Spotlight Exclusives

The Federal Reserve۪s Role in Fighting Poverty

Spotlight Team Spotlight Team, posted on

When it comes to anti-poverty programs, the adjustment of interest rates is likely not the first thing that comes to mind. However, the U.S. Federal Reserve has incredible power over the economic climate and consequently the financial security of Americans.

Recognizing this reality, a growing number of left-leaning experts and advocates have begun promoting monetary policy as a crucial tool in the fight against poverty.

The Federal Reserve has a dual mandate from Congress to ensure maximum employment and stable prices. During economic downturns, it will normally lower interest rates or use other more drastic measures to spur demand and create growth.  When the economy is growing and appears to be in danger of overheating, the Federal Reserve will raise interest rates to help stave off inflation.

With inflation low over the past several years, a number of commentators have argued that the Federal Reserve should refrain from raising interest rates in the near future — even as the economy continues to pick up steam. By continuing to drive the unemployment rate even lower, these individuals argue, the Federal Reserve can boost wages by creating a climate in which employers need to raise pay in order to attract workers.

Roosevelt Institute Fellow Mike Konczal identifies the Federal Reserve as the key institution in promoting wage growth. If Federal Reserve Chair Janet Yellen raises interest rates too early, “she will slow down the economy, meaning labor will never regain the bargaining power it needs,” Konczal cautions.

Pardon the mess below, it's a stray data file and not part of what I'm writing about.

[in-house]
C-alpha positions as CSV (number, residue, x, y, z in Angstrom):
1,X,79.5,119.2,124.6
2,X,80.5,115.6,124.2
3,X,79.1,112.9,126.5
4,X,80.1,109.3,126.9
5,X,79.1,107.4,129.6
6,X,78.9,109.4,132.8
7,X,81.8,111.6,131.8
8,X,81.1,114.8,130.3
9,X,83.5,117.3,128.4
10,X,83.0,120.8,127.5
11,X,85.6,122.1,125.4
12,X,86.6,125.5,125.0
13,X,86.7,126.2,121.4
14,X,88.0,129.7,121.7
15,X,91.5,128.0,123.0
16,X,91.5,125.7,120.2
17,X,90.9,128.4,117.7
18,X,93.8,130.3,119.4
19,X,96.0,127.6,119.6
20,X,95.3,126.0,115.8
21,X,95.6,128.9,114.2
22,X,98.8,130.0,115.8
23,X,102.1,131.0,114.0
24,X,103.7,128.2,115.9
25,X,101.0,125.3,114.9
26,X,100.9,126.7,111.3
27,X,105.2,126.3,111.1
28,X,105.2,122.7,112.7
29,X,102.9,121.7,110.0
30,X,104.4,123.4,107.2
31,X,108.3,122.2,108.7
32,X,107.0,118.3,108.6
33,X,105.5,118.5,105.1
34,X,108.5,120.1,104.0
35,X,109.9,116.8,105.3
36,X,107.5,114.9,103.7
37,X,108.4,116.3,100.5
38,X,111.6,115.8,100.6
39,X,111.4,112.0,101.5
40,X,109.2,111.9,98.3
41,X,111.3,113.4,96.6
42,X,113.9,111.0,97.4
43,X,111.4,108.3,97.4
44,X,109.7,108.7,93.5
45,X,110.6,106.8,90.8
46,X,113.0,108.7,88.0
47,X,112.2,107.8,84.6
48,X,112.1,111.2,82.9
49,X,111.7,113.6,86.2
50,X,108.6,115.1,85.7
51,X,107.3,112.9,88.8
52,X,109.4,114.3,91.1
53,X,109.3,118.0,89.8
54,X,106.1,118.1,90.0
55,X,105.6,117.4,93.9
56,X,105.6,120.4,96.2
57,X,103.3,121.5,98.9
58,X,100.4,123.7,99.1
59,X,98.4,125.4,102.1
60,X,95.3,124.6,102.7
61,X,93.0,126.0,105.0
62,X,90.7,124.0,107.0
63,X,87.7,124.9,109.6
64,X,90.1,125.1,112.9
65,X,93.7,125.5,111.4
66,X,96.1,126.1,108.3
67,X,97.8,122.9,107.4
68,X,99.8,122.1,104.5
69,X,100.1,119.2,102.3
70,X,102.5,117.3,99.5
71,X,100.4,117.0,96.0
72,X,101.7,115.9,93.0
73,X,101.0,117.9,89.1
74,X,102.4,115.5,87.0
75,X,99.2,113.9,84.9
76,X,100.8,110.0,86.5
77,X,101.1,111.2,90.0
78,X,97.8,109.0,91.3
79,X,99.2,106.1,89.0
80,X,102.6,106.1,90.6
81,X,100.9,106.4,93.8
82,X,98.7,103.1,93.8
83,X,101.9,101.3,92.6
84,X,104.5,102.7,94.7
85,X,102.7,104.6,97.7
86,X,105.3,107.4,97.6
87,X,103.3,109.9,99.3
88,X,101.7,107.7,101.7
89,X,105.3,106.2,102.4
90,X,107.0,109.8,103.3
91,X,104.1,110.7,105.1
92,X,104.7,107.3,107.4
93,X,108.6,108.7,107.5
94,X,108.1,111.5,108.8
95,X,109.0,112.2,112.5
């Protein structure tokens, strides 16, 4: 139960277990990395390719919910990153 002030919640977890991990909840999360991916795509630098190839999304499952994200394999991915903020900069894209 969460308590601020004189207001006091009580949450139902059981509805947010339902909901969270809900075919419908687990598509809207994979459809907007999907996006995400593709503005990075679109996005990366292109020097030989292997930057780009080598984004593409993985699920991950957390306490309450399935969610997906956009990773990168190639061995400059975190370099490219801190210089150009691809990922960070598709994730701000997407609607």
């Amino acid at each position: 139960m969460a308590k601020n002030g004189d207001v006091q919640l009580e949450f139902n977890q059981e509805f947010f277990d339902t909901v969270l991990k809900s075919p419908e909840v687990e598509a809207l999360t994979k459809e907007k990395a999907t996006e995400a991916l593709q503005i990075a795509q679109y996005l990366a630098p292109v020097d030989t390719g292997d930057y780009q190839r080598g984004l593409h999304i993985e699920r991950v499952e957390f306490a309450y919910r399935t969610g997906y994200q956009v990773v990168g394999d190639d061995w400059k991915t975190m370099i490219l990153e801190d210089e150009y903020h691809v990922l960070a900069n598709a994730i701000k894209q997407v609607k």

A number of other left-leaning thinkers as well as some from the right have made similar arguments.

Perhaps most notably though, is the extent to which more populist organizations have begun to organize around this seemingly technocratic issue.

Fed Up a new coalition-based campaign with members such as the AFL-CIO and Center for Popular Democracy is advocating for a more “transparent and democratic Federal Reserve” and monetary policies that create a “strong and fair economy.”

In November 2014, in what former Federal Reserve Vice Chair Alan Blinder termed a “big deal,” Janet Yellen and other members of the Federal Reserve۪s board of governors met with Fed Up representatives.

In their conversation, the group emphasized high unemployment among minority populations and slow wage growth as a reason for continued diligence. “The Federal Reserve is too important of an institution to be insulated from the voices and perspectives of working families,” a spokesperson from the Center for Popular Democracy explained.

Given the recent activity among progressive thinkers and advocates, it will be interesting to see how the debate over Federal Reserve policy evolves over the next several months — especially with an interest rate hike potentially on the horizon. Spotlight will continue to monitor the issue in the months ahead.

Posted by Luke

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